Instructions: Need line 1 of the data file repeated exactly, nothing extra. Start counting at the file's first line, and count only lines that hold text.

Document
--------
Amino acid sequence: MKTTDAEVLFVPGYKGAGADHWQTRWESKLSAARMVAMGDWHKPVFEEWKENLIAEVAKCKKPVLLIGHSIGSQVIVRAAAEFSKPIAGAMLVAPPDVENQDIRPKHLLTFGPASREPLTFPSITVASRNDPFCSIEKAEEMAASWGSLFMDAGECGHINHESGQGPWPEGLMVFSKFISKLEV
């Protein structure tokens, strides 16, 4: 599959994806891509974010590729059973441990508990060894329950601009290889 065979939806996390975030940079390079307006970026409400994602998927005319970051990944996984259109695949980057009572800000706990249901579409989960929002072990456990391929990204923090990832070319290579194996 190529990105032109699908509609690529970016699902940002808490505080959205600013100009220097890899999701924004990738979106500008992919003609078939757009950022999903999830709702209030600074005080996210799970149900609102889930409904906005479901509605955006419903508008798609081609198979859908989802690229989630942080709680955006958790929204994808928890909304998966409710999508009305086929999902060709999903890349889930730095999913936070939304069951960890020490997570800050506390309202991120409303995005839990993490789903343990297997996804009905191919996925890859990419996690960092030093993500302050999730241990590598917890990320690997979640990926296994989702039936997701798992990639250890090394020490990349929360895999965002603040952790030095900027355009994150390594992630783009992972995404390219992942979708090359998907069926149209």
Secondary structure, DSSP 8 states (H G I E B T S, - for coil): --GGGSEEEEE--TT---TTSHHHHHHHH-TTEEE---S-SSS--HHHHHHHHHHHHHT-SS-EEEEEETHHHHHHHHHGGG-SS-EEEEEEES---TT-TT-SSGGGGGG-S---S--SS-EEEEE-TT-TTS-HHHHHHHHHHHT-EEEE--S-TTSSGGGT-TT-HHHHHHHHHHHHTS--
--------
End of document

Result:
Amino acid sequence: MKTTDAEVLFVPGYKGAGADHWQTRWESKLSAARMVAMGDWHKPVFEEWKENLIAEVAKCKKPVLLIGHSIGSQVIVRAAAEFSKPIAGAMLVAPPDVENQDIRPKHLLTFGPASREPLTFPSITVASRNDPFCSIEKAEEMAASWGSLFMDAGECGHINHESGQGPWPEGLMVFSKFISKLEV